The only oyster that is native to the Northwest is the small Olympia oyster that requires approximately 275 oysters to the pint.
Other types of oysters have been successfully transplanted that include the Pacific Oyster, the Eastern Oyster, Kumamoto Oyster and the European Oyster. There are several ways to cultivate oysters and the most typical in this area seems to be a suspended culture. The oysters are protected from the many natural predators such as sea stars.
Pacific Oysters can grow as large as 12 inches.The pickens were easy on this lovely oyster beach. John, in his quest for the largest oyster, seems to be the winner. That oyster may need to be sliced. I actually have a group omlet recipe that calls for an oyster weighing 1. 5 lbs (about one kilo)...so the quest goes on.
Wednesday, September 3, 2008
Our friends, Nicky and John, are long time mariners that have traveled from Nova Scotia down the East Coast to the Caribbean. Currently, they are spending a second season in Belize near the Rio Dulce.
The first and last night we visited Ahousat. The name means where the people-with –their –backs-to-the-mountains live. We explored the village enjoying the dugout canoe that the band had taken to Victoria and on to Seattle last year. The band’s totem was very interesting. The top figure tells that this is an eagle clan. Directly below the eagle is a whale’s eyes and his tale is at the base of the totem. I am not certain of the significance of the man. I would recommend The Forest Lover by Vreeland as an excellent fictional account of the great Canadian artist, Emily Carr. Ms. Carr was understanding and supportive of the First Nation’s people and there is much interesting historical and cultural information.
Four boys from the band visited the boat and insisted on meeting the skipper. We had been warned not to leave the keys in the dinghy or we were likely to provide an opportunity for the village boys to play and practice their skipper skills. They use a small hot springs not far from the boat and regaled us with tribal songs. It was hauntingly beautiful.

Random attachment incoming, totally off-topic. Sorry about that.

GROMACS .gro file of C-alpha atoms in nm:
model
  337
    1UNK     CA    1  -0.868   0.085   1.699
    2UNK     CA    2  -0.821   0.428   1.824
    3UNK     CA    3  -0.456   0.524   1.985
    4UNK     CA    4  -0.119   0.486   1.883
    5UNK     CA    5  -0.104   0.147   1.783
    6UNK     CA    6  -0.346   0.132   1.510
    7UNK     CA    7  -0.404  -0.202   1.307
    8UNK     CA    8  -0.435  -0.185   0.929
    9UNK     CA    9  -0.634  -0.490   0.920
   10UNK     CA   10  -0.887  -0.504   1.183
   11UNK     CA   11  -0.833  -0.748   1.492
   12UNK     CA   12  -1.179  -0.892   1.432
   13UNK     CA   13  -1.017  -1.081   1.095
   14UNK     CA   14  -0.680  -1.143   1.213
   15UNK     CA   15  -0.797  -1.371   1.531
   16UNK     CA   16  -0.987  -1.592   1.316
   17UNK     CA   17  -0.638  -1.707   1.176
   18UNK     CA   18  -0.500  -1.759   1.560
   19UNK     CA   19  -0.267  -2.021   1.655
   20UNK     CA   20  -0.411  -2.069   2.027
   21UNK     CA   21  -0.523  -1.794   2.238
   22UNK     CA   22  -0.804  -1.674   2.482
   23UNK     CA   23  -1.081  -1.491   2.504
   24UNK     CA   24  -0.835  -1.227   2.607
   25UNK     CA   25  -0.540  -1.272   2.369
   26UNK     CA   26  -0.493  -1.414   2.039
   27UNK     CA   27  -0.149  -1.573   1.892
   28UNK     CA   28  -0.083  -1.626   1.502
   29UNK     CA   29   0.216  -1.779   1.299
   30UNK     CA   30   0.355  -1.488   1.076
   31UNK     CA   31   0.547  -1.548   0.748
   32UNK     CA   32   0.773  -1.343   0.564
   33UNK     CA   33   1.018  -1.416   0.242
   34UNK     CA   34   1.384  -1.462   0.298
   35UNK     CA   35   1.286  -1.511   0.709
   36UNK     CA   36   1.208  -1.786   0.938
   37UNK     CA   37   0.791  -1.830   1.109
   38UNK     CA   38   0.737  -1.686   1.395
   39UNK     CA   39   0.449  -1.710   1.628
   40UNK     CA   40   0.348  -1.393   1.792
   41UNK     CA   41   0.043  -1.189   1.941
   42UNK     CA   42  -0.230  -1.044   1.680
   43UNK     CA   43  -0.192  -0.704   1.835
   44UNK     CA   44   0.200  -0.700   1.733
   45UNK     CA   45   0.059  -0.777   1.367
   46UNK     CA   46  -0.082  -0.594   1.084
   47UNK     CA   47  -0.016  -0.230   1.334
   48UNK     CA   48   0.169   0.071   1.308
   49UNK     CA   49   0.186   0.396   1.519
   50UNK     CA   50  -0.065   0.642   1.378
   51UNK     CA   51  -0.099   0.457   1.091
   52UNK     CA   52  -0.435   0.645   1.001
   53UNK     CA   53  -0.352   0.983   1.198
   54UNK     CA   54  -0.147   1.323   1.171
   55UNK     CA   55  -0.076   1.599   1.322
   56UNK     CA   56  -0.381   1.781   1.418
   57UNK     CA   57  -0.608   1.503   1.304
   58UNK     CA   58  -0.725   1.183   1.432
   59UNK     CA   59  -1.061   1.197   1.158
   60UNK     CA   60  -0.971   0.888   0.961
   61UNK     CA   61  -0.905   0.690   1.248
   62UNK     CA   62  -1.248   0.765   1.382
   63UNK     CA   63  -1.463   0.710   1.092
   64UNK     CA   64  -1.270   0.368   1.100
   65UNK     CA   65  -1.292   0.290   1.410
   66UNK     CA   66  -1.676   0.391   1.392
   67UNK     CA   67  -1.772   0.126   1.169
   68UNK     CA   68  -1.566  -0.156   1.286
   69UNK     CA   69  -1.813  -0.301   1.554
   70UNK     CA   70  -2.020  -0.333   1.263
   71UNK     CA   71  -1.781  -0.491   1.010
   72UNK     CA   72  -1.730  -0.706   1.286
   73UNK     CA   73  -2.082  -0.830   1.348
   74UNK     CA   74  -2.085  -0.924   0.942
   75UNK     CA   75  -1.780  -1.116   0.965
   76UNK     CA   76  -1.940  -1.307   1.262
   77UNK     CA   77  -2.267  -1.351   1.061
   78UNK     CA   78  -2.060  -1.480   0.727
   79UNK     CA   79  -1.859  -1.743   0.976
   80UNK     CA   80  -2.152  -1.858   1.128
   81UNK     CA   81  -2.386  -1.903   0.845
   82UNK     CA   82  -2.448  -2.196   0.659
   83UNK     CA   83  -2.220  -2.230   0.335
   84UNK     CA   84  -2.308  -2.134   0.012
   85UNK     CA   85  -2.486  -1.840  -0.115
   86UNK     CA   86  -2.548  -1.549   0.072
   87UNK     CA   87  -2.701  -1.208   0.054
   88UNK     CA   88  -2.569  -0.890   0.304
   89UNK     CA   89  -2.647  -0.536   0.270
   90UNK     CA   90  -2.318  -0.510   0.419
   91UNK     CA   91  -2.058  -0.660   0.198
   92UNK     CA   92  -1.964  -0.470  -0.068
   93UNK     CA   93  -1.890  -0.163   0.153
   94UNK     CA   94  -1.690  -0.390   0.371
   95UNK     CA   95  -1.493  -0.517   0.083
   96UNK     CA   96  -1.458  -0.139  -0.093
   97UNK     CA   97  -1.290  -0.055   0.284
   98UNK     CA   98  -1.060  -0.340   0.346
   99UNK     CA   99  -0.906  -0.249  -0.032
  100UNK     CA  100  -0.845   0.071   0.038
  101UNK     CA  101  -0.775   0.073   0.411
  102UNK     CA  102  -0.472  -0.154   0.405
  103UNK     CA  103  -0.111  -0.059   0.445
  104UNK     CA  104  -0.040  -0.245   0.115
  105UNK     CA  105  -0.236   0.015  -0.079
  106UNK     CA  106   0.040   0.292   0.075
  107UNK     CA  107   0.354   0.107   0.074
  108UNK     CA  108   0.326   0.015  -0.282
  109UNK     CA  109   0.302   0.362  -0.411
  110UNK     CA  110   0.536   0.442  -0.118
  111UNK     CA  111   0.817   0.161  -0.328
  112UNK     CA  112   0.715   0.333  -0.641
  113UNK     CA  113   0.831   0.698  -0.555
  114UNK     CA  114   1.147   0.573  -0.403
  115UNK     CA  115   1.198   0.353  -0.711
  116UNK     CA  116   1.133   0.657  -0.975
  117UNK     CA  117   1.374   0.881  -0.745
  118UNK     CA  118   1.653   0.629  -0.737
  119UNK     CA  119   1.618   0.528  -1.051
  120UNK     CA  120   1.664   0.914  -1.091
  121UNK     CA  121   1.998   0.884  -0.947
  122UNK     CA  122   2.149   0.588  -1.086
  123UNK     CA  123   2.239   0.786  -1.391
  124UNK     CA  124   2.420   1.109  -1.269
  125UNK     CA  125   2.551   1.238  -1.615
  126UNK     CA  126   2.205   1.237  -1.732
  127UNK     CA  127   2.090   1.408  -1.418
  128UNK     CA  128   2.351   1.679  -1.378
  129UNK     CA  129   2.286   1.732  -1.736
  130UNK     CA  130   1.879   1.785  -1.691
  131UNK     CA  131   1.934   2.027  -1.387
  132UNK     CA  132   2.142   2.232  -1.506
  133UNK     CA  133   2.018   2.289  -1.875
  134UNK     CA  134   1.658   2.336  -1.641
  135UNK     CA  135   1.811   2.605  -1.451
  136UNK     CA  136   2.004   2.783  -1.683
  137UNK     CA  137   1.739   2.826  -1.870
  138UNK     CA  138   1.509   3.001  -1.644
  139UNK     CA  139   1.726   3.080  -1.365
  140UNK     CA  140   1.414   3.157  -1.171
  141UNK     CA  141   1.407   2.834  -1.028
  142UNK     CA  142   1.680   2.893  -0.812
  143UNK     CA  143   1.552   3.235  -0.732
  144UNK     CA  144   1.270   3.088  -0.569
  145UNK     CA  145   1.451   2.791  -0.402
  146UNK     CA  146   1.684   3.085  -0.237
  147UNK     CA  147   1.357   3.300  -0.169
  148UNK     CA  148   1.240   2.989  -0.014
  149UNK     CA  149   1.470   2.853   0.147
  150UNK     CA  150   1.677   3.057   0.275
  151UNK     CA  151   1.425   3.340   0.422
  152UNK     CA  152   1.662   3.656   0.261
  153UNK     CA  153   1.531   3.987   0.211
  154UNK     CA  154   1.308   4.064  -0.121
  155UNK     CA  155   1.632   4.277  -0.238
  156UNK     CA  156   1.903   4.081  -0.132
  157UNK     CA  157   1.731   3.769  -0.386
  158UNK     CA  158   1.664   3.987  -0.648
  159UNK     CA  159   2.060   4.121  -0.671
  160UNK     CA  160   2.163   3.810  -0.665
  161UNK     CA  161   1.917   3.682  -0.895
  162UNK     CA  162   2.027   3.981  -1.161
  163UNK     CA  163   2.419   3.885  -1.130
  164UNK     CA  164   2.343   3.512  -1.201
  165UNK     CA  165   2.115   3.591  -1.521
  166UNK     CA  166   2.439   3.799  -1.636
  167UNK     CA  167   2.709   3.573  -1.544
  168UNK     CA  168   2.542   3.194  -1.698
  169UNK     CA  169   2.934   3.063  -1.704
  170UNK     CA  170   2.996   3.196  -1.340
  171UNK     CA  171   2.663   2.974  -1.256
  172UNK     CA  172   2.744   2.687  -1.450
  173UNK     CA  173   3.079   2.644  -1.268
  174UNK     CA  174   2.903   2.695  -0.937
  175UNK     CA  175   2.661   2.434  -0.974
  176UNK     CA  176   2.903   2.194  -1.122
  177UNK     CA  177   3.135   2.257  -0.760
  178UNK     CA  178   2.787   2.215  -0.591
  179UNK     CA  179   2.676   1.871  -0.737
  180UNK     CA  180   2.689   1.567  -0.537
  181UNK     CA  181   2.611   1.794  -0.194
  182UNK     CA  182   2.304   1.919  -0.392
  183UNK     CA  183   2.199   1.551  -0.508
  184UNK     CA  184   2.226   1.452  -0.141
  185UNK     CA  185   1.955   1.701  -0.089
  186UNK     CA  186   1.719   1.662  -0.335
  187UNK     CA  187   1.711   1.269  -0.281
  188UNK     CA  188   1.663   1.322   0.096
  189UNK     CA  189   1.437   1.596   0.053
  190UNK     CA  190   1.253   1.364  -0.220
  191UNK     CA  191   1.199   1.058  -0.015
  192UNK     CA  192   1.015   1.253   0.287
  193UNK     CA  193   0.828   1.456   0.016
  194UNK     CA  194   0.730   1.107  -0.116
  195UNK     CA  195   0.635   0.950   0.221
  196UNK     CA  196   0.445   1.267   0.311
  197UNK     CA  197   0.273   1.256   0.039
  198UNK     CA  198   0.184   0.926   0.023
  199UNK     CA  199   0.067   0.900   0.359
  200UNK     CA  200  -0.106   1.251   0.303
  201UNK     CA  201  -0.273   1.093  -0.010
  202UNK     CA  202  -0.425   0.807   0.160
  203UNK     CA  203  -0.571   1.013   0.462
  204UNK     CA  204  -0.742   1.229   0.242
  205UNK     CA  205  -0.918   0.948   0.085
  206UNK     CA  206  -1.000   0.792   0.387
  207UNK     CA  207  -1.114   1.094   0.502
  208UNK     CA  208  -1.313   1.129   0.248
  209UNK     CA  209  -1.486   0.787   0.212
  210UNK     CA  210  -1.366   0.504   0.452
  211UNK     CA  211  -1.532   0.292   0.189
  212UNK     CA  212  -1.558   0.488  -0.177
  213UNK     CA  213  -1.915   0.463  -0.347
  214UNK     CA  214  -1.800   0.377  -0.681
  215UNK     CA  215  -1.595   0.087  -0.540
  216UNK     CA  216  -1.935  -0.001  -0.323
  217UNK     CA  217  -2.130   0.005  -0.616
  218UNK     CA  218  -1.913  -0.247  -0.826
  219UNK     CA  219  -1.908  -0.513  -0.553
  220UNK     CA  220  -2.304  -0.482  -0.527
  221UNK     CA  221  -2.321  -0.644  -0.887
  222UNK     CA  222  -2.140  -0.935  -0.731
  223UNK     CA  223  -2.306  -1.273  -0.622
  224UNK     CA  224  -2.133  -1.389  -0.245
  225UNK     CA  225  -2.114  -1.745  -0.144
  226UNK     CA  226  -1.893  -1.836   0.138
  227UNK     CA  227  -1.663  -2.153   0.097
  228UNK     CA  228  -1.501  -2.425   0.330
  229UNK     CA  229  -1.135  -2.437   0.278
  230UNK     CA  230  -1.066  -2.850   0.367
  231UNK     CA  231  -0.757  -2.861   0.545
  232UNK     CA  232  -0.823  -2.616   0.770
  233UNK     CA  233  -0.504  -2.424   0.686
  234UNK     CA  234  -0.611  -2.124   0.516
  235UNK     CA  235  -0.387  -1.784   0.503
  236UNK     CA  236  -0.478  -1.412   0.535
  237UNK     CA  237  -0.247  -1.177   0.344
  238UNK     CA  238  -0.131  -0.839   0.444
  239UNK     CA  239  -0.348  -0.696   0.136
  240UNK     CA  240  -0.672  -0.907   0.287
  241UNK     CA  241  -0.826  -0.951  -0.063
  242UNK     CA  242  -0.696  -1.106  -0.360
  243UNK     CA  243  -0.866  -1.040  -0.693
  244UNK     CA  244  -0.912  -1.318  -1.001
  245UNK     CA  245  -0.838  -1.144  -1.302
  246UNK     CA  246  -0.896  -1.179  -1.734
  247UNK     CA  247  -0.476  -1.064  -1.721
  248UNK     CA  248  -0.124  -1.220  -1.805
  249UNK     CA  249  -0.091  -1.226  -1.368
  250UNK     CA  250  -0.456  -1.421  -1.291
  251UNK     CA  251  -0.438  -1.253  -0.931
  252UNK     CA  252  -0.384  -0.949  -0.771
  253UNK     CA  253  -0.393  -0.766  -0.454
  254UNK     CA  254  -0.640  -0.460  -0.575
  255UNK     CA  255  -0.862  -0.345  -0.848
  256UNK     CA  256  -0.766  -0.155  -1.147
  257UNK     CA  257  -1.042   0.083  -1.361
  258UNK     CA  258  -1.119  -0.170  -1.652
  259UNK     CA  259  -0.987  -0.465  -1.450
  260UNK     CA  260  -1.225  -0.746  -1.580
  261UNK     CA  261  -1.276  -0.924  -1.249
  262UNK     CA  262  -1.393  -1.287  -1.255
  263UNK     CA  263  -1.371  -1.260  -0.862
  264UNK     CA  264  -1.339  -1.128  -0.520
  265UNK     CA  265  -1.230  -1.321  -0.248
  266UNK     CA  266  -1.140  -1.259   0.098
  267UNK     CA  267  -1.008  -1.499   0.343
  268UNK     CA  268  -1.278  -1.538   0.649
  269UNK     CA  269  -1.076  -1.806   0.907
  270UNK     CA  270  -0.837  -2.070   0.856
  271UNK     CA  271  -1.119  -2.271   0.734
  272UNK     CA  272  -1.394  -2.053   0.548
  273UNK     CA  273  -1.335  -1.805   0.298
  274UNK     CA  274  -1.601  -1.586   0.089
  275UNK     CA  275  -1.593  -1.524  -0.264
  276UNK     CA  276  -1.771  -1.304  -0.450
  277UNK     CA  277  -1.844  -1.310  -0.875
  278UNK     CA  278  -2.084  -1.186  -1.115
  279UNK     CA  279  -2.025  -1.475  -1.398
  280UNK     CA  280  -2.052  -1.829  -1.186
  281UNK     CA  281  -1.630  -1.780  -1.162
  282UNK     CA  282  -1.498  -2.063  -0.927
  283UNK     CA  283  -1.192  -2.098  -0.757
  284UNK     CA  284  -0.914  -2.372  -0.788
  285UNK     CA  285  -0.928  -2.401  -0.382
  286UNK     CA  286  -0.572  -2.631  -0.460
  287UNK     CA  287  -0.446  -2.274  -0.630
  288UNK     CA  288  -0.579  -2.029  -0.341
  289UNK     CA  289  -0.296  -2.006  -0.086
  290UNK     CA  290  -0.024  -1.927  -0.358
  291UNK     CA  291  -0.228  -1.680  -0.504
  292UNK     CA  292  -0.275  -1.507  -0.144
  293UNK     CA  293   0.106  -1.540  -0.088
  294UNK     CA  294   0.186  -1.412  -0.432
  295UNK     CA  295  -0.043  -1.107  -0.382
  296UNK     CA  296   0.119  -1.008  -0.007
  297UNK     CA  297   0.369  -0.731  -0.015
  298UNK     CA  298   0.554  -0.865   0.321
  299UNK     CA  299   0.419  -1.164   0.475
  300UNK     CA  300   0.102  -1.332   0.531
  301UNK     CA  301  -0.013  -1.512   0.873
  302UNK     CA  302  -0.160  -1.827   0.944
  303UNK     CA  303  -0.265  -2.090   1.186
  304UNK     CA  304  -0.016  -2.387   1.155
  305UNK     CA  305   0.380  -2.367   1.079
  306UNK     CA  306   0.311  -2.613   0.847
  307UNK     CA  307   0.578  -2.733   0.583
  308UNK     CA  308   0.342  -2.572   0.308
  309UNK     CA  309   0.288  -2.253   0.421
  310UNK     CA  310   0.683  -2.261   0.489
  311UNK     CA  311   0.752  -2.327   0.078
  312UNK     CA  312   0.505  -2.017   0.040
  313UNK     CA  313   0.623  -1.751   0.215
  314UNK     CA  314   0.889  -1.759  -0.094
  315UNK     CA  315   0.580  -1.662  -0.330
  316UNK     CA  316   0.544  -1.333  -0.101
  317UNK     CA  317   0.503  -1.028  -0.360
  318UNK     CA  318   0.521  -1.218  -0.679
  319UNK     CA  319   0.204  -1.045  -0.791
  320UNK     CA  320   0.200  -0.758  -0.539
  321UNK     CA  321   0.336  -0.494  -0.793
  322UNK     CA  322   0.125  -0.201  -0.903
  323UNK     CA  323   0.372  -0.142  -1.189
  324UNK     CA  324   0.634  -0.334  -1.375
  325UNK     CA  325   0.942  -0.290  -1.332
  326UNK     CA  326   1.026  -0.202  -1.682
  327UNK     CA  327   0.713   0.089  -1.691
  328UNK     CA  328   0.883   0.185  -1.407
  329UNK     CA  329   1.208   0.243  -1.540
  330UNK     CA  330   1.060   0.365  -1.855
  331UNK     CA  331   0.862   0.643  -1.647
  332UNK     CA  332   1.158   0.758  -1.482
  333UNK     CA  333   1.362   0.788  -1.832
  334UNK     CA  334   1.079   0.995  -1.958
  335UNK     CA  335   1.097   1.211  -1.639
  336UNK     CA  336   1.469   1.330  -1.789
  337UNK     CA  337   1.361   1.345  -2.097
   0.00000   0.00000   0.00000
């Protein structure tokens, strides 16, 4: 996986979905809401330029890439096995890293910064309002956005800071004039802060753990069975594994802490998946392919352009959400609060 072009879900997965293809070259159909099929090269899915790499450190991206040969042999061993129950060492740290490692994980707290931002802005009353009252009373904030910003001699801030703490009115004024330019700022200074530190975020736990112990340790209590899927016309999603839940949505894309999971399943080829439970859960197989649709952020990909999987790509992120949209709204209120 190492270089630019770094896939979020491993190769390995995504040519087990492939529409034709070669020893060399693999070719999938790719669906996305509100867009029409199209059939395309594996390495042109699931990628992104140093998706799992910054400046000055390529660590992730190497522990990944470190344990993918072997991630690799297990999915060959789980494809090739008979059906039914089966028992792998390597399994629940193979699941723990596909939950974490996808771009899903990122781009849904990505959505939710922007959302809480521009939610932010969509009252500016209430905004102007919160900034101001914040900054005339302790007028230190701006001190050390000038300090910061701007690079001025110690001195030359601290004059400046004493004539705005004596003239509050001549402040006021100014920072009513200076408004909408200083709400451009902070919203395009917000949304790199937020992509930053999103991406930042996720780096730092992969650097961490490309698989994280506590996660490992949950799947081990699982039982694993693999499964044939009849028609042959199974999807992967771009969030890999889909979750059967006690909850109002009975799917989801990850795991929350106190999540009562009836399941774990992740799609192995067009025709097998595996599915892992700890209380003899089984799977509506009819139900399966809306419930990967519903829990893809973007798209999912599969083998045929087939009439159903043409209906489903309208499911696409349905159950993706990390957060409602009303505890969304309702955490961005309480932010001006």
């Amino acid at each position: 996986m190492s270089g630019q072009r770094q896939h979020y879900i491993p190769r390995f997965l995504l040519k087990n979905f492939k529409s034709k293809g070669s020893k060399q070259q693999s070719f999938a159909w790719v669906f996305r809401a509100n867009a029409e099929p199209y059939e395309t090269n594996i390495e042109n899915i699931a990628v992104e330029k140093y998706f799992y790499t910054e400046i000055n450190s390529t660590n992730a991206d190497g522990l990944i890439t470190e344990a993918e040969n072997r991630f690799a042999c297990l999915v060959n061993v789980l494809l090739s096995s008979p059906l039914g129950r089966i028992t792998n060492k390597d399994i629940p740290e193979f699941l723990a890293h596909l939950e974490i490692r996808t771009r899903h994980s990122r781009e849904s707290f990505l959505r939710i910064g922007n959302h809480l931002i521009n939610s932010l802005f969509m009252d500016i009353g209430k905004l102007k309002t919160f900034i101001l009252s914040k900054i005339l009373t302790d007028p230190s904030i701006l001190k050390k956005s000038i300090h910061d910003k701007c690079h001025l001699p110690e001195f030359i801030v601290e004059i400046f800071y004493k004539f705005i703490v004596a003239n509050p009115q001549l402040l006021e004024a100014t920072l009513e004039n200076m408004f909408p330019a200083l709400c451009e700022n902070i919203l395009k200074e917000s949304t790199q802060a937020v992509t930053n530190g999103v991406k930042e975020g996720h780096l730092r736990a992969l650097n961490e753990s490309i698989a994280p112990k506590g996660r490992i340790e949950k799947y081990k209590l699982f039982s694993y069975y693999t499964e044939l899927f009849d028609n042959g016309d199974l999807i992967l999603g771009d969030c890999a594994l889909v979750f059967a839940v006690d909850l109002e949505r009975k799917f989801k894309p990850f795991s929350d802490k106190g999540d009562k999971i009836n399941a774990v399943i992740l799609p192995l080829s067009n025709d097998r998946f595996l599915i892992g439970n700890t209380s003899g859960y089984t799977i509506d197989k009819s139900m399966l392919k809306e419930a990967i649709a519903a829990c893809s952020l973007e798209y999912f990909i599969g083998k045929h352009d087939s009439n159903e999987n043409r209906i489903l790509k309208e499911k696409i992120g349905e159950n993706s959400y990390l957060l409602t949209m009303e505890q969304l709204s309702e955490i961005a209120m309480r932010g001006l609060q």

Tuesday, August 26, 2008
We left Tranquility Inlet for the technical assistance provided by Xantrex to wayfarers with inverter issues. With a need to run our generator for 8 hours and then talk again with our new friends, we found a pretty little anchorage near Tofino sheltered from the winds in three directions.
Everything was perfect…until the max ebb when we were reminded that looks are not everything. Beautiful Riley Island that had so courteously sheltered us from the winds shot heavy current on either of the boat. It was as if Davey Jones had risen from his locker to drag our anchor chain back and forth across the bottom. With each swing I peaked at the trees to ensure that they had not repositioned on the return trip. Early in the morning we ordered the new inverter and are spending tonight in God’s Pocket. It may be raining in God’s Pocket and not so pretty Davey Jones does not live here!